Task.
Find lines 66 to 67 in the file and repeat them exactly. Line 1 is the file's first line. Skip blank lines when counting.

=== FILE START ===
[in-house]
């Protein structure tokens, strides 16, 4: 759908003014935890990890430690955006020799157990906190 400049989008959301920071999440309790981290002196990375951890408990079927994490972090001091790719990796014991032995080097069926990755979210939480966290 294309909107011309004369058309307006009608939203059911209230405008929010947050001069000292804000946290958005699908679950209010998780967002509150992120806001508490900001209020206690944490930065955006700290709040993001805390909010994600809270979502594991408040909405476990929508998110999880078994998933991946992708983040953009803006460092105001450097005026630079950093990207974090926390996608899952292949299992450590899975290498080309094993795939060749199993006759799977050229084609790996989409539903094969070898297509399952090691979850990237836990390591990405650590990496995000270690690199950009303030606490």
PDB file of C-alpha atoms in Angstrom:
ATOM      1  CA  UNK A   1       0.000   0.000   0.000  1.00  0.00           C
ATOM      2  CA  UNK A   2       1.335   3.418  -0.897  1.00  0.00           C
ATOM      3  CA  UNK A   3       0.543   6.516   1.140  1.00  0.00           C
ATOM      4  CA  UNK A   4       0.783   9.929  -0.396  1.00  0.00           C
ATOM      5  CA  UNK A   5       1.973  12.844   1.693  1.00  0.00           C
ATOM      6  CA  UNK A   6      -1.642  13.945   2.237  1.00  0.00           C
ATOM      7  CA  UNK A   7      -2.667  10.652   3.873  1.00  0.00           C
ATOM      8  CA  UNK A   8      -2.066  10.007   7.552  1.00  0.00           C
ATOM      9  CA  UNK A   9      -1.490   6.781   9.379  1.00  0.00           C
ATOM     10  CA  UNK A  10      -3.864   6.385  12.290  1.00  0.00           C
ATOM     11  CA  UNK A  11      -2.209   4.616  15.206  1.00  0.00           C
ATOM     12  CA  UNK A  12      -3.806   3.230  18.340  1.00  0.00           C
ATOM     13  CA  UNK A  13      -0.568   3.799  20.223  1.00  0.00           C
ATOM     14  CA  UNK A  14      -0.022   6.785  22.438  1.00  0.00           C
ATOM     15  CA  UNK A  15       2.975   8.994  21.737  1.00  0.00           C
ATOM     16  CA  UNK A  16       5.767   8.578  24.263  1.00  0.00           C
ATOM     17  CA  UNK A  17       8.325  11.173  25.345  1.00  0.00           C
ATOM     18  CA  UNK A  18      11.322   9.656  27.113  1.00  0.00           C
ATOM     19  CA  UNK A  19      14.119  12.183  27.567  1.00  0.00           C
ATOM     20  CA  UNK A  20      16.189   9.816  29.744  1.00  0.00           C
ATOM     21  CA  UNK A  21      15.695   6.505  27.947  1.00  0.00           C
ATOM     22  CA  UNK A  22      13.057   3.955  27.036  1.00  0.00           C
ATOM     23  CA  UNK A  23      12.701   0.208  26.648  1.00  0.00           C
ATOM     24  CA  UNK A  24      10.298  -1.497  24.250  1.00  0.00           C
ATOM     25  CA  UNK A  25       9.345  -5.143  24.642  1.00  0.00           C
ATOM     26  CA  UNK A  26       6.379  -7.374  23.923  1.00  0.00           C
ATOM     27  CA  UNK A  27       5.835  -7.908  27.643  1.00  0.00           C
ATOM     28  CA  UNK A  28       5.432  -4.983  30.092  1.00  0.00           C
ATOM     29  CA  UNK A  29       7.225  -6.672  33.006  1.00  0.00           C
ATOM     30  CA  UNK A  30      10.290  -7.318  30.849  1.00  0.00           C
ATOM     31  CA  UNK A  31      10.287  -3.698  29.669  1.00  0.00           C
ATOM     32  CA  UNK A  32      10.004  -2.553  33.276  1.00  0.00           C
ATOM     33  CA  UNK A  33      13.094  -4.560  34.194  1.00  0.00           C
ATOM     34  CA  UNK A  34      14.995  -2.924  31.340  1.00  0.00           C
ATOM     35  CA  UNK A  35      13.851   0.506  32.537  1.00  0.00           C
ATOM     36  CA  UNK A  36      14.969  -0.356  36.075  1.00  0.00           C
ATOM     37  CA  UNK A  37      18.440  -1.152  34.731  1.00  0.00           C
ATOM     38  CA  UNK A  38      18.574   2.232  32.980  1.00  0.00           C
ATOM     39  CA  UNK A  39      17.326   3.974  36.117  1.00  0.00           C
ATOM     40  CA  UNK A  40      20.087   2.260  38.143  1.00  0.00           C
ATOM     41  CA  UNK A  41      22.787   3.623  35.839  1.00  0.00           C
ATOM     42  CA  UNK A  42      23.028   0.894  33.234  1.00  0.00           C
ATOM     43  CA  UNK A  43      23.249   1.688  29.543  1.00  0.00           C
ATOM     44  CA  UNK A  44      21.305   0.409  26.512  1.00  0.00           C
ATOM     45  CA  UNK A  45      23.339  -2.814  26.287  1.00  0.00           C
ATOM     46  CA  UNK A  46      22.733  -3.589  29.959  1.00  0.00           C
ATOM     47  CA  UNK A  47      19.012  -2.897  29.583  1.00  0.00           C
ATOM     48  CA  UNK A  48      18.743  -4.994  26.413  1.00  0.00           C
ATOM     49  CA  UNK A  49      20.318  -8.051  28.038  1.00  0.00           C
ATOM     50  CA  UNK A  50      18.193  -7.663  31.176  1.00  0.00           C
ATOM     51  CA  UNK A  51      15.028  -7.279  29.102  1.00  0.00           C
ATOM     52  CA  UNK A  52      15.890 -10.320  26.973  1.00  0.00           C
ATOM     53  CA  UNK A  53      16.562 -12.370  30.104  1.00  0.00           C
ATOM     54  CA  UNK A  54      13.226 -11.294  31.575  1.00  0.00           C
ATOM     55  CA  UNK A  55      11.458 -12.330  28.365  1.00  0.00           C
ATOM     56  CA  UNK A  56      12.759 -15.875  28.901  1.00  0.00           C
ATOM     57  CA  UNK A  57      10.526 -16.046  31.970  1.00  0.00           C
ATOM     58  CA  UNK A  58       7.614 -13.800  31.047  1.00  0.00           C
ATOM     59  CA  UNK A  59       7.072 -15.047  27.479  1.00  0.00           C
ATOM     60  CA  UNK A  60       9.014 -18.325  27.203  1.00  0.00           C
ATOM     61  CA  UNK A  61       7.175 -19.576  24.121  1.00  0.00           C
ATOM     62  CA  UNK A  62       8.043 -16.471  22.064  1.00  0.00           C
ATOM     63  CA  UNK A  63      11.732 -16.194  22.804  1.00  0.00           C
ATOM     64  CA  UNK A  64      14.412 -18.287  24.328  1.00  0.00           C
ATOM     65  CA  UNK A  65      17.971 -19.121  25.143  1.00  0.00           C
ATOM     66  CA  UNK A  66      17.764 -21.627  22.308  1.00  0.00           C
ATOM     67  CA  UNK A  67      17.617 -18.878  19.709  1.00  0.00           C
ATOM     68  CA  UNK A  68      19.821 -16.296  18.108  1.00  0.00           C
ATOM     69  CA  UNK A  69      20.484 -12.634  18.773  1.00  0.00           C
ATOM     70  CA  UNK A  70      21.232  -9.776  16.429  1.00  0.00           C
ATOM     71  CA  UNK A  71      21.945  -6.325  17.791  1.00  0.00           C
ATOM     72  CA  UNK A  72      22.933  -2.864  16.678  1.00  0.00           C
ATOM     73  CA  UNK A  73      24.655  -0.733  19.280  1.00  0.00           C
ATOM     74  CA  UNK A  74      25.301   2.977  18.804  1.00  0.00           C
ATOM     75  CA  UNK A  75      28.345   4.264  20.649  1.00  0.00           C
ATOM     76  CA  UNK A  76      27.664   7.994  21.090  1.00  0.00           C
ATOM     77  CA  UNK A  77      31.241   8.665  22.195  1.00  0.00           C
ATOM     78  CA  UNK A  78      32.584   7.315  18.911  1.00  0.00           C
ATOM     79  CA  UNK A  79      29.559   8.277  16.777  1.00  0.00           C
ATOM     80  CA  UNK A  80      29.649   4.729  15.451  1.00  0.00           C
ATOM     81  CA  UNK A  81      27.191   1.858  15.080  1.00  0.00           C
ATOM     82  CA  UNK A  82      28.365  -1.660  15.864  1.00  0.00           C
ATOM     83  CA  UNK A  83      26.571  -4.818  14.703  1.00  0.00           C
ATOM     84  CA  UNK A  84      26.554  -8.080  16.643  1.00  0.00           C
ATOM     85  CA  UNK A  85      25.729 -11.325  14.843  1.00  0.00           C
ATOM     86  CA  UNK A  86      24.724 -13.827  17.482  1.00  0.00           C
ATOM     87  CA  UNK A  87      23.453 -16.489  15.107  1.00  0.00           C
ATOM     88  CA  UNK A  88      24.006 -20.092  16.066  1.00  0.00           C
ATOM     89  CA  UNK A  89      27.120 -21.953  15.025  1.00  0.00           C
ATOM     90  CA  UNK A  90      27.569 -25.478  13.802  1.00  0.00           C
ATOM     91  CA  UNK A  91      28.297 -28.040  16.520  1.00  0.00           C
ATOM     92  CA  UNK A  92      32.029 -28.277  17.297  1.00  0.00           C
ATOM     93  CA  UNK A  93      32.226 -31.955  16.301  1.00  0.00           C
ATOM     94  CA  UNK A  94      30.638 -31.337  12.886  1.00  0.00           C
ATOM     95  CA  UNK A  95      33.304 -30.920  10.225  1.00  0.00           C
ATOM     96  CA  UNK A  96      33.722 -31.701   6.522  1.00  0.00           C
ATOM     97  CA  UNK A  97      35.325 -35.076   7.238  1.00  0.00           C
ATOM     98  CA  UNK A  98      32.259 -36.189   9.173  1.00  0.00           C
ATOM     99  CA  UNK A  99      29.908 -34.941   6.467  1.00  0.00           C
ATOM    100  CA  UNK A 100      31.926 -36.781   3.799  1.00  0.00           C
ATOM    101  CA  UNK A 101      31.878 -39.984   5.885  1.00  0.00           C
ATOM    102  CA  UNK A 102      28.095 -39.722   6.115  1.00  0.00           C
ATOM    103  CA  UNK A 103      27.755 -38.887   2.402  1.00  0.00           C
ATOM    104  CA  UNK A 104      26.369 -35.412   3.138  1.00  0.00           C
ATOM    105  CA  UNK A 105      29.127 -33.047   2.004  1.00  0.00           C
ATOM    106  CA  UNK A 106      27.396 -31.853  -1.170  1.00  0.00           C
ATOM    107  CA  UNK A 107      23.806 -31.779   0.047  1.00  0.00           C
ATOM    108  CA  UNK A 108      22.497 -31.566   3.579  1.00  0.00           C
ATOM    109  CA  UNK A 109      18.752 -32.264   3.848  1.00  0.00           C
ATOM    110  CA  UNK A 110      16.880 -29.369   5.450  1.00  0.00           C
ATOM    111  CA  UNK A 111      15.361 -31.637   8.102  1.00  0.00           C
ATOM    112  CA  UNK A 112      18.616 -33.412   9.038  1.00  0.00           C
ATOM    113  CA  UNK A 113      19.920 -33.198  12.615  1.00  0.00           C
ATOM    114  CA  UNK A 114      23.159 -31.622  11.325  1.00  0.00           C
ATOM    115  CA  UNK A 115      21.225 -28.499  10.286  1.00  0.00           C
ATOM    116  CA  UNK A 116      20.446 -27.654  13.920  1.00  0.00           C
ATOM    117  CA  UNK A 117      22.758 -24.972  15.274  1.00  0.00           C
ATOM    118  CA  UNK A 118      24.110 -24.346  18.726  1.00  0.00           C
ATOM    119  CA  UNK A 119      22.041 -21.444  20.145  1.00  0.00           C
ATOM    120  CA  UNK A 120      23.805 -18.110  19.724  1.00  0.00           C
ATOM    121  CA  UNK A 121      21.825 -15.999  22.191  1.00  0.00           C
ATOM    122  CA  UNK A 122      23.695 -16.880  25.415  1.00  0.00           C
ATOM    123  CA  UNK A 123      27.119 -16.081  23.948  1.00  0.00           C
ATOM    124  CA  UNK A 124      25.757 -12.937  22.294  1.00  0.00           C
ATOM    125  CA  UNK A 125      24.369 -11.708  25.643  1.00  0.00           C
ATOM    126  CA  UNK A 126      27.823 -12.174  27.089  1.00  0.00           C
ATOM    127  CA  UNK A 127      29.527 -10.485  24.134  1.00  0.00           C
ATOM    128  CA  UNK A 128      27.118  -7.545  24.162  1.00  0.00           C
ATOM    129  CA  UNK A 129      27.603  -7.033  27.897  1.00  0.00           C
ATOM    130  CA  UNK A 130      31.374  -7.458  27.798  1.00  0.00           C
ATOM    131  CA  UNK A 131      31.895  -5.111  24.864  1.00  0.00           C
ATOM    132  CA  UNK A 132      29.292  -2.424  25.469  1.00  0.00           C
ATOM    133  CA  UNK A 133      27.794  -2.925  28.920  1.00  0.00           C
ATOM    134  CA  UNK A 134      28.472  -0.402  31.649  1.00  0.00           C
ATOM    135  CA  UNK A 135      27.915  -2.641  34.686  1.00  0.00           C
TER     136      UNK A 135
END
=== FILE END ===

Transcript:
ATOM     63  CA  UNK A  63      11.732 -16.194  22.804  1.00  0.00           C
ATOM     64  CA  UNK A  64      14.412 -18.287  24.328  1.00  0.00           C